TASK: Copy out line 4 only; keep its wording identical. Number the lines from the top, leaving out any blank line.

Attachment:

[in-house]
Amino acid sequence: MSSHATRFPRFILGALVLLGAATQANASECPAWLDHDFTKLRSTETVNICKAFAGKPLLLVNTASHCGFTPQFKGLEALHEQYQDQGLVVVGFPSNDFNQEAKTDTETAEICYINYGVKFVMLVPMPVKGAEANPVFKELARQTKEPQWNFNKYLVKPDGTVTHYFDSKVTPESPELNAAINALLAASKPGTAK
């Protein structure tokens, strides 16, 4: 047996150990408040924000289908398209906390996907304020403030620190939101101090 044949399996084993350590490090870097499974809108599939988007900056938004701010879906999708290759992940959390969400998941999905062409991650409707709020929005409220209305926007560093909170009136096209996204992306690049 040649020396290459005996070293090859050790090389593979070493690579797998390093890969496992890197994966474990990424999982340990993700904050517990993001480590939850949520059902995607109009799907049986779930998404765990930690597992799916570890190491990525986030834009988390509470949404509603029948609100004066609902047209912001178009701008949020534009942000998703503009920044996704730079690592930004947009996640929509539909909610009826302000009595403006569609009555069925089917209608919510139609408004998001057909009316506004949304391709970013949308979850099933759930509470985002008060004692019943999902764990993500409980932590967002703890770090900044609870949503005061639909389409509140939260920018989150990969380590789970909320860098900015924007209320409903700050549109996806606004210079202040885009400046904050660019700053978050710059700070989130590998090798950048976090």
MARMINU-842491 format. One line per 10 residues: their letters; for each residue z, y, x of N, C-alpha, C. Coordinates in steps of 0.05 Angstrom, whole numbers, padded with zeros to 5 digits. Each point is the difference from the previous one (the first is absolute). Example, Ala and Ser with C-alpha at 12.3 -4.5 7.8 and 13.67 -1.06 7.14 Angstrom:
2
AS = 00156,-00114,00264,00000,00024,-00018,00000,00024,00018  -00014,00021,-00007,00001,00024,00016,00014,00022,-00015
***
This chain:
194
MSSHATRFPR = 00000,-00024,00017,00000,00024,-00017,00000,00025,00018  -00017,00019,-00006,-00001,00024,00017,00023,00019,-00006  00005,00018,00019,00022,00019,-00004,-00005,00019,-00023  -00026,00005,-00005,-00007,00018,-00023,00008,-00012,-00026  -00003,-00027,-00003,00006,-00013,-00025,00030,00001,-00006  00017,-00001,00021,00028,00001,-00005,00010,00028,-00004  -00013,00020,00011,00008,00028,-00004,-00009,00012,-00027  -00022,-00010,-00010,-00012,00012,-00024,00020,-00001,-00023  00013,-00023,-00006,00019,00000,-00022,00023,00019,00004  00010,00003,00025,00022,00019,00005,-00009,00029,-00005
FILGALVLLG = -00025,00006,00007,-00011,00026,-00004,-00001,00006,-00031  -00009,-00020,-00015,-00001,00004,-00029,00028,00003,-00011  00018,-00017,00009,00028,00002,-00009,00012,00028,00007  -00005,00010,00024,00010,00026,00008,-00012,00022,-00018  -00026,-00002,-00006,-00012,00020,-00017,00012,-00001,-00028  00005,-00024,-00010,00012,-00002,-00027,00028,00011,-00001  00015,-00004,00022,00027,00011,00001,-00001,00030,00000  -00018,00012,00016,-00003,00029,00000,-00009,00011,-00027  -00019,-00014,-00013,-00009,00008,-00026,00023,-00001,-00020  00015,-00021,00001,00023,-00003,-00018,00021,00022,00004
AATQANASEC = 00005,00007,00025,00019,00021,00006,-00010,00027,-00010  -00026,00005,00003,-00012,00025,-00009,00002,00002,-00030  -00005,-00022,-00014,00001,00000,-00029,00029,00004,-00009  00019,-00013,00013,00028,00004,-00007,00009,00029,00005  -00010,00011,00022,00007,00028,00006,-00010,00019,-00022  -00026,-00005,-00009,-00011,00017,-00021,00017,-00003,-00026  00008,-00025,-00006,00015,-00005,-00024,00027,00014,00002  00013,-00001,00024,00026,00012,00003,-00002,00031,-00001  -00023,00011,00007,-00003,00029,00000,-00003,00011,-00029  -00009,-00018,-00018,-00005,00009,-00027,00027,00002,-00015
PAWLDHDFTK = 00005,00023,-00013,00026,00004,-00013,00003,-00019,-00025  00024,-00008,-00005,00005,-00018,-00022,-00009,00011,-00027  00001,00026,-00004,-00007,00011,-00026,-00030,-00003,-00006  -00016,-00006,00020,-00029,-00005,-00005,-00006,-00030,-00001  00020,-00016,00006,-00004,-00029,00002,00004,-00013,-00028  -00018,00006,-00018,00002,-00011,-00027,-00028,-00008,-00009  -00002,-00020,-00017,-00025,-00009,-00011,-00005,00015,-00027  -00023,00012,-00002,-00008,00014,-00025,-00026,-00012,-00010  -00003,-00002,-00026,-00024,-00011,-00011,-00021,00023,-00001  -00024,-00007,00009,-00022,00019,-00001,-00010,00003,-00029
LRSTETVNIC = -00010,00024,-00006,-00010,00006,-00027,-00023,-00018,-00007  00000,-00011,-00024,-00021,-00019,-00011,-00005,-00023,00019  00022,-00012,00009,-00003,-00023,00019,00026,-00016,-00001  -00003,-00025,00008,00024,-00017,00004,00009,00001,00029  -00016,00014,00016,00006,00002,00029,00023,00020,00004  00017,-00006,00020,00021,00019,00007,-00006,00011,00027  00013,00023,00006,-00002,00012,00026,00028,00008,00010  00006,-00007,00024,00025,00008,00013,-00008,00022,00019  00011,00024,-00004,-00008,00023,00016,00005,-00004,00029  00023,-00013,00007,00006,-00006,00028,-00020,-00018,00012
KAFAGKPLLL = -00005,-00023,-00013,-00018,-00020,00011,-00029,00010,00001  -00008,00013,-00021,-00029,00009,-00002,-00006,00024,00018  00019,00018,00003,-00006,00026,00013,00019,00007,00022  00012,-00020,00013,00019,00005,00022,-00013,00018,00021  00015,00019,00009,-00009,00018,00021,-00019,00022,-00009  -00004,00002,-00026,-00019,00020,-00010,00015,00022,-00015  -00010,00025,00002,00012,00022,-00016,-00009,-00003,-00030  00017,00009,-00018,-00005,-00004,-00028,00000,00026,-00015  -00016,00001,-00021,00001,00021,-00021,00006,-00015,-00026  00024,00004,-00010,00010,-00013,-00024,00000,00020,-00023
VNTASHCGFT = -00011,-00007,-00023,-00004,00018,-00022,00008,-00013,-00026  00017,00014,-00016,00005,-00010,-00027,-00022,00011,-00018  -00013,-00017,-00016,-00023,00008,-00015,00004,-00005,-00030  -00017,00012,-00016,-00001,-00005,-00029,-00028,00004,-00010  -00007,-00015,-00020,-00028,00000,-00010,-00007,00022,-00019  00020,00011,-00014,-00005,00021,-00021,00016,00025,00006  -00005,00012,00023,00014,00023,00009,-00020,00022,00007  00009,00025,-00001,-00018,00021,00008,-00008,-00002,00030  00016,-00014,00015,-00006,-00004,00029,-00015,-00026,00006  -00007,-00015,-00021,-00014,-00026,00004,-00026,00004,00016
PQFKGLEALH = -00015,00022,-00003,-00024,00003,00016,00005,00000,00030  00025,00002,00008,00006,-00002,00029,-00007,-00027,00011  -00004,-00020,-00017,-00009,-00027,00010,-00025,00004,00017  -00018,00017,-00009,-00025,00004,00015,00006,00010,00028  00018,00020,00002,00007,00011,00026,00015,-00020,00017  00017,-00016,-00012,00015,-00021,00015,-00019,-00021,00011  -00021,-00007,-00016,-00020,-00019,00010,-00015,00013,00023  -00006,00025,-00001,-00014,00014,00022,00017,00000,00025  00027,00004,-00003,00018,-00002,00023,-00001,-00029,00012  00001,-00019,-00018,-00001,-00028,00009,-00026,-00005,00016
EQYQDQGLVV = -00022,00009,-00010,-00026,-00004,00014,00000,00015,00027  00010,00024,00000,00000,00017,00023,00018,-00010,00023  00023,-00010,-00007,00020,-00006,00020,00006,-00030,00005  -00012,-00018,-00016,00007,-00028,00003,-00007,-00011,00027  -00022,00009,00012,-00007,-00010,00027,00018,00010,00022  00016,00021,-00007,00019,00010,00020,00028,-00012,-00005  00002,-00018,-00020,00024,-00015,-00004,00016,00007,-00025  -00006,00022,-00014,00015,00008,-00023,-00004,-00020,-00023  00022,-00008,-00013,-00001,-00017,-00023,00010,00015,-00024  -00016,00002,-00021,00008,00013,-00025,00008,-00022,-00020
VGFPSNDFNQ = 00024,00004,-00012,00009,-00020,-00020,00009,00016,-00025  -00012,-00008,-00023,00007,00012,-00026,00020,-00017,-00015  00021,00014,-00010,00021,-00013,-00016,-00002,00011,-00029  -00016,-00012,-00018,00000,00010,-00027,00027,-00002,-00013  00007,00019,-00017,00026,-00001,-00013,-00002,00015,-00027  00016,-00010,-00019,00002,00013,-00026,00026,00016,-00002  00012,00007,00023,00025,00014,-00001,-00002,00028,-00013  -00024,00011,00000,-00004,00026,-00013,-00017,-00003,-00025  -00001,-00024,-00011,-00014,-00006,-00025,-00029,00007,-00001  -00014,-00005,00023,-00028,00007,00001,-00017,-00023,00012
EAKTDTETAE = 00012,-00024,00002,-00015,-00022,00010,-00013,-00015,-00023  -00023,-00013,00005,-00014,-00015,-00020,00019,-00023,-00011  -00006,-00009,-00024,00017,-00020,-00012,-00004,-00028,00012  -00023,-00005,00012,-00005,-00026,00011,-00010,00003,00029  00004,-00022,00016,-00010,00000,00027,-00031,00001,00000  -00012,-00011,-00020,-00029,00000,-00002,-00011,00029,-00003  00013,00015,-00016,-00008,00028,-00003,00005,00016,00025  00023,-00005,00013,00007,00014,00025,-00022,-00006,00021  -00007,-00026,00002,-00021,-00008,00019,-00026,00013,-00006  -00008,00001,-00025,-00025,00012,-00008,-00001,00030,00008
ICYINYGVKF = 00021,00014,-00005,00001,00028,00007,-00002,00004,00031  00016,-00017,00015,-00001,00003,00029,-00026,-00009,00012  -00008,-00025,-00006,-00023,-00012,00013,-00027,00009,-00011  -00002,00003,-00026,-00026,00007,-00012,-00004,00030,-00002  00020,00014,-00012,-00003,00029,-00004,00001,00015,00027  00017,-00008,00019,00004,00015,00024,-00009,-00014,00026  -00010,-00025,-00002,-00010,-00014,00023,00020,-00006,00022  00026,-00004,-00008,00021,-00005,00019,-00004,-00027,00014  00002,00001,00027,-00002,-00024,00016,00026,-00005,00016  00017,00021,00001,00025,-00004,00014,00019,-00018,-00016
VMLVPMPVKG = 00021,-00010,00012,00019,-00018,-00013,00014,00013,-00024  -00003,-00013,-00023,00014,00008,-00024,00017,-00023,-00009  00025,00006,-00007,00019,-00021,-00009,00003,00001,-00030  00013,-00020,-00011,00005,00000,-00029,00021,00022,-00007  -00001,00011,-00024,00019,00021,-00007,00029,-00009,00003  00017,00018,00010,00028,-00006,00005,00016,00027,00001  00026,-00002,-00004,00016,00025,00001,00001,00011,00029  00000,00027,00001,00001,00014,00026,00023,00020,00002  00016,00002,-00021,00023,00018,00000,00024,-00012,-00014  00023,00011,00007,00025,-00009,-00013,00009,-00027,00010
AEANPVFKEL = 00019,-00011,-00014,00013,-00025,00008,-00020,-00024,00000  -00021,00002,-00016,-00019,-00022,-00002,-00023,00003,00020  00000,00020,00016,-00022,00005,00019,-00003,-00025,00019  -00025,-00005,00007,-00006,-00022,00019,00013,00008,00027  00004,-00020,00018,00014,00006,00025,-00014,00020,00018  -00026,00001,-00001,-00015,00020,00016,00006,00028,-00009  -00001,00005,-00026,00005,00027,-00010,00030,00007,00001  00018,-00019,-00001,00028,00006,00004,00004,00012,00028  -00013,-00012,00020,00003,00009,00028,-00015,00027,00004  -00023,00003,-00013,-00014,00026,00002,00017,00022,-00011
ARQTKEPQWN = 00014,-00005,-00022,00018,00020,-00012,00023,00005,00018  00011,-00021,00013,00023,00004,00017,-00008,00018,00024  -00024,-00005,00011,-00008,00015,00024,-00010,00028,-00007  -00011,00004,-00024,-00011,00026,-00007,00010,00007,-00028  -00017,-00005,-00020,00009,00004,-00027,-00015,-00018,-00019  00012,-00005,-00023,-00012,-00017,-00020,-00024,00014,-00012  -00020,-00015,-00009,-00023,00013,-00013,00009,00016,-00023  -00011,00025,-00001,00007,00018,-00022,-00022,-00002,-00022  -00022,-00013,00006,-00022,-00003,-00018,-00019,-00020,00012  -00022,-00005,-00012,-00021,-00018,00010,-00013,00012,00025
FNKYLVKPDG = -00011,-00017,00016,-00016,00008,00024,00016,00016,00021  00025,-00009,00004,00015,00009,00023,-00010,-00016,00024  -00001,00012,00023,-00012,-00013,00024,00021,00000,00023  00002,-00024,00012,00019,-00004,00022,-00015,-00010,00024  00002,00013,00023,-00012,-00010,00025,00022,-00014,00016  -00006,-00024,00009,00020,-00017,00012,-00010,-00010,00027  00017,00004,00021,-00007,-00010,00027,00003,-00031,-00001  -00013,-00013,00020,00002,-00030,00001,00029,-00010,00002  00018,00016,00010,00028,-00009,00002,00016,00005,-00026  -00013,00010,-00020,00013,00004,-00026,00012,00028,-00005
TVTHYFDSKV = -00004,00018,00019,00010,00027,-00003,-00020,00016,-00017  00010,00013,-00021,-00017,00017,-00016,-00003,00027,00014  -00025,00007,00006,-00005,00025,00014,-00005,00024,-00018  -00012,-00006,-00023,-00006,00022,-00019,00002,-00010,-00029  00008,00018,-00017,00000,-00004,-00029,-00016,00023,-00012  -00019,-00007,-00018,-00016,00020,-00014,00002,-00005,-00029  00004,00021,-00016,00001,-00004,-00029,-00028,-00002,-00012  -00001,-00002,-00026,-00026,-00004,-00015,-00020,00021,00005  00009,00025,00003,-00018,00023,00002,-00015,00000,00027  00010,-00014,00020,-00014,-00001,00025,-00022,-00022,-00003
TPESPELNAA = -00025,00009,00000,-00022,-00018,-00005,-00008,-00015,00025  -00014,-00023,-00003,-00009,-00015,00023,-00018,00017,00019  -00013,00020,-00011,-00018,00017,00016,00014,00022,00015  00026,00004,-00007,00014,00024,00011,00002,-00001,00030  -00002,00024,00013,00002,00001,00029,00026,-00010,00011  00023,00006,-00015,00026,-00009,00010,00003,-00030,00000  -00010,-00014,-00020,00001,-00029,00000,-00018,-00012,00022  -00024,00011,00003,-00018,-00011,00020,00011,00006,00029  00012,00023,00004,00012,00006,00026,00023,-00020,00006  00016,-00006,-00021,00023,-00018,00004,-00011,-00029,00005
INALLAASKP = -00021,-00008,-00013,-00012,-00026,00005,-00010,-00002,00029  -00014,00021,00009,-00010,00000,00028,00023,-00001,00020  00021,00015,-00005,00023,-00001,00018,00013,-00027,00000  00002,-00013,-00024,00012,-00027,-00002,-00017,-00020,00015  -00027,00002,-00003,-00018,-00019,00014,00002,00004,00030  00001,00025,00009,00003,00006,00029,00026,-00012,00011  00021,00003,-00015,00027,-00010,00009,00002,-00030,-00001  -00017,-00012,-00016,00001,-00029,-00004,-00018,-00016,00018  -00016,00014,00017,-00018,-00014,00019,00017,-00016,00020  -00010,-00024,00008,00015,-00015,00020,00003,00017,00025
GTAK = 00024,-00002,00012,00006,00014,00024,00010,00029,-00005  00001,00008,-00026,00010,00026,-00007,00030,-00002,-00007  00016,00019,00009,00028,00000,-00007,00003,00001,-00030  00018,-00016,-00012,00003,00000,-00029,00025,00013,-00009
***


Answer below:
MARMINU-842491 format. One line per 10 residues: their letters; for each residue z, y, x of N, C-alpha, C. Coordinates in steps of 0.05 Angstrom, whole numbers, padded with zeros to 5 digits. Each point is the difference from the previous one (the first is absolute). Example, Ala and Ser with C-alpha at 12.3 -4.5 7.8 and 13.67 -1.06 7.14 Angstrom: